By Alexandra Bjerg is a Staff Reporter, California Forward
These are truly challenging times for local government. As cities are still adjusting to new a fiscal reality, not even sacred cows like police and fire departments are being spared from the budget knife. Police and fire protection oftentimes eat up the largest share of a city’s diminishing budget.
By 2011, three years into the economic crisis, nearly 30 percent of all California cities had no police department of their own, having opted instead to contract the County Sherriff for police services.
Looking to share costs, other cities are consolidating their police agencies. Beginning January 1 of this year the newly created Central Marin Police Authority will patrol the streets of San Anselmo, Twin Cities, Corte Madera, and Larkspur, after agreeing to merge their police forces last year.
And then there is the City of Sunnyvale, where they have successfully operated a fully-integrated Public Safety Department since 1950 (!). A unique model of service rarely practiced in the West which consolidates police, fire, and emergency medical services into one agency, and has recently garnered the attention of many cities exploring ways to cut costs.
If that wasn’t interesting enough, just wait, there’s more.
Can’t decide whether to become a police officer or a firefighter? Head to Sunnyvale; they don’t make you choose.
For over 60 years Sunnyvale has been cross-training all public safety personnel in the three disciplines of police, fire, and emergency medical services. This cross-training program is no joke; one Saturday CPR certification or fire safety class won’t cut it. Each public safety officer (PSOs) graduates from both a police and a fire academy, completes field training in both areas, and somehow in between is trained and certified as an EMT.
Cross-training is extended to include even people out of the field, like dispatchers who are trained to handle all police, fire, and medical emergency calls.
Having just one headquarters, one set of staff and one dispatch center, is one reason why Public Safety Chief Frank Grgurina, who spent 23 years at a traditional police department before coming to Sunnyvale in 2011, says this model “works very well.” “Everybody understands the same language; they understand what the responsibilities are for the different positions.”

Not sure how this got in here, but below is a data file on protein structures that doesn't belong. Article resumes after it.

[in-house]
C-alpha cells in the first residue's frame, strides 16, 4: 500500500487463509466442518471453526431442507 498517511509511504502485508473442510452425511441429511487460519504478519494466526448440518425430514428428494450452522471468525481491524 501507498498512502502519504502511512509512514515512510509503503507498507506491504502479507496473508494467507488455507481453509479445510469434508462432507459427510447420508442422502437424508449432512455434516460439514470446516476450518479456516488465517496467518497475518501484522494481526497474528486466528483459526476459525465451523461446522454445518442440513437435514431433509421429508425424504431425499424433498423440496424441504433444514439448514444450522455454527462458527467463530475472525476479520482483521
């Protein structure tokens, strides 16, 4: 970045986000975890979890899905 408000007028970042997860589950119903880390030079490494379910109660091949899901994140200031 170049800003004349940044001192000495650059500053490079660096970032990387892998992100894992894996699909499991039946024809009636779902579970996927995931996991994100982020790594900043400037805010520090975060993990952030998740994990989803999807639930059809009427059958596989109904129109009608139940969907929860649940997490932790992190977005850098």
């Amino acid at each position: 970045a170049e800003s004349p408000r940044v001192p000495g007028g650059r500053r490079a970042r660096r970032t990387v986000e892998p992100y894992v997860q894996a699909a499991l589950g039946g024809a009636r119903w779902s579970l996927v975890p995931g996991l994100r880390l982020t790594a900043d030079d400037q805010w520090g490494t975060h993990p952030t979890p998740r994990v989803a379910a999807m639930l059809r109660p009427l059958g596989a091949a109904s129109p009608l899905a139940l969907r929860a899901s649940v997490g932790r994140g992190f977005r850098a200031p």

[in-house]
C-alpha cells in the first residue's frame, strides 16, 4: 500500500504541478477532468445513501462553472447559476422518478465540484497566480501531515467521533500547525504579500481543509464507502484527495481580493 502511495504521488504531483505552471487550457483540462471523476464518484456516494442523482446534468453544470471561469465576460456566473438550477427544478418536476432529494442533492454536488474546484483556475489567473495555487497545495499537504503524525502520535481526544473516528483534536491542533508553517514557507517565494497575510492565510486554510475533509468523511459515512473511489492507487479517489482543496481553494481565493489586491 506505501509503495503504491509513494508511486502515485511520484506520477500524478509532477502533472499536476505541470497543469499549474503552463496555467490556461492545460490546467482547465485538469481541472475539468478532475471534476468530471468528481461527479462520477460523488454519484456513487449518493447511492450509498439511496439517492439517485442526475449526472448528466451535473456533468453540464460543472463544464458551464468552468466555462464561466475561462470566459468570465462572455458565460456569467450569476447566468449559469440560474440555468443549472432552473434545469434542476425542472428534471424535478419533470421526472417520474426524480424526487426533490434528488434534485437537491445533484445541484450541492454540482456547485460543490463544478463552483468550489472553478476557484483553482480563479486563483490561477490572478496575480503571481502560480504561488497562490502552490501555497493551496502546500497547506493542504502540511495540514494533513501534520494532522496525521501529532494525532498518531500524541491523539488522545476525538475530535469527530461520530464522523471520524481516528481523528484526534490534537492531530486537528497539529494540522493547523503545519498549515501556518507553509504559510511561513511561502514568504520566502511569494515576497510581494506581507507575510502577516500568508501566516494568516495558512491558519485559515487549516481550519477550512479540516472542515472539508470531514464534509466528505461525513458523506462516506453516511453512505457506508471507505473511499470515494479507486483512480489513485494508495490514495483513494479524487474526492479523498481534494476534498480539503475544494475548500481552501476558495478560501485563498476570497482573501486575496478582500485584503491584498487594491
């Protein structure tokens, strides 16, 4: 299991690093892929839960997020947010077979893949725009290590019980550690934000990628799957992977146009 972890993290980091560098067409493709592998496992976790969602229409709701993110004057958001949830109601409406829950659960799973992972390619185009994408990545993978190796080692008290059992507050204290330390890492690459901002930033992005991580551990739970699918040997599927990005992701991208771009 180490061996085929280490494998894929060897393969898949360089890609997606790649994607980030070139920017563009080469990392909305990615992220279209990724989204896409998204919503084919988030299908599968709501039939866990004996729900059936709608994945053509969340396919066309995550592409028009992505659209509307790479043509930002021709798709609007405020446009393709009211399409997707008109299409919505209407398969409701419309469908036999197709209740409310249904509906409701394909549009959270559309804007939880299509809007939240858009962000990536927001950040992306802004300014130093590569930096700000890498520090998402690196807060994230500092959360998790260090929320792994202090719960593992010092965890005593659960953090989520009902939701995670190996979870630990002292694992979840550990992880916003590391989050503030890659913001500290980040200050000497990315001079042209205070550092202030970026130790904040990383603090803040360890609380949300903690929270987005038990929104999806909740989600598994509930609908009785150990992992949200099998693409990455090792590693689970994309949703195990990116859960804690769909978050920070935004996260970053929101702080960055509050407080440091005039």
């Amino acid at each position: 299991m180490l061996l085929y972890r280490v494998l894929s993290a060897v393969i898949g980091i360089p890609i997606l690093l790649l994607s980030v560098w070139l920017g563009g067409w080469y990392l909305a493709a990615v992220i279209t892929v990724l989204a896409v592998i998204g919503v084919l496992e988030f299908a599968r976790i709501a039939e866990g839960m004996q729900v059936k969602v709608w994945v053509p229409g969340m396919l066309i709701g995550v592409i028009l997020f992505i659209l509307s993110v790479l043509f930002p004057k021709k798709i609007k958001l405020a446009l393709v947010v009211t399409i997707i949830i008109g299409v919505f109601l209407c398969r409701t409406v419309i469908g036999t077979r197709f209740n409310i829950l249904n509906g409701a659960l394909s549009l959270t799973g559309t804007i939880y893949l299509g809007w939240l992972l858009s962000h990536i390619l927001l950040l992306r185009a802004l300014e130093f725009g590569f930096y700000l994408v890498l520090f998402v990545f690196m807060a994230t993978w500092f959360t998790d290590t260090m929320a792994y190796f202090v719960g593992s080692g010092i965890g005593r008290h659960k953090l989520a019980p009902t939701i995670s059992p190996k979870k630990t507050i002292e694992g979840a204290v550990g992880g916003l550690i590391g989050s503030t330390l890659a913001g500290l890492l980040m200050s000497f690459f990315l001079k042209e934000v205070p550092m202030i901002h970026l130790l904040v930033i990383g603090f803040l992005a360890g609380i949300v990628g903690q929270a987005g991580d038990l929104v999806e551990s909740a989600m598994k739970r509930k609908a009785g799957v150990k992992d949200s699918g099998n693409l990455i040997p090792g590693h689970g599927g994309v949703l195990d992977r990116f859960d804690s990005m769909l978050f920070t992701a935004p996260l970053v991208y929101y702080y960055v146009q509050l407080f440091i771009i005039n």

The benefits to this type of model are numerous, according to Grgurina. From improved efficiency to lower costs, all while maintaining a smaller staff, on average, than a conventional city of comparable size with three separate departments.
PSOs are expected to be able to jump from one discipline to the next, if needed, at any point on any given day. Patrol officers carry all their personal fire equipment as well as AEDs in the trunks of their patrol vehicles. “And as a result, we have quick response times and our save rate is very good,” explained Grgurina.
Despite the high cost of ongoing training, Grgurina asserts that Sunnyvale residents pay between $100 and $200 less per capita for public safety services than neighboring cities.
But converting to this model should not be viewed as an easy answer. Grgurina is quick to point out that the startup costs of training alone would be enormous. Several cities, like the central coast city of Marina, have actually reverted back to separate departments after experimenting with this type of consolidation.
Critics question PSOs ability to maintain technical expertise in all three disciplines and raise concerns around lower staffing levels in the fire bureau. Supporters argue that training is ongoing and fire staff is supplemented with patrol officers.
“A fully-integrated public safety department works very well here in the city of Sunnyvale and I think it could work in other places but it is certainly not a quick fix, it is a long term potential solution,” said Grgurina.
Struggling with dwindling resources, a growing number of California cities are contemplating creative ways to provide public safety services with improved efficiency at a reduced cost. The wide variety of public safety service models implemented in California, demonstrates that there is no one size fits all approach to municipal service consolidation. Finding the appropriate innovative but also pragmatic solution requires out of the box thinking and even a bit of chutzpah, as exhibited by Sunnyvale’s leaders more than half a century ago.
Crossposted on California Forward Reporting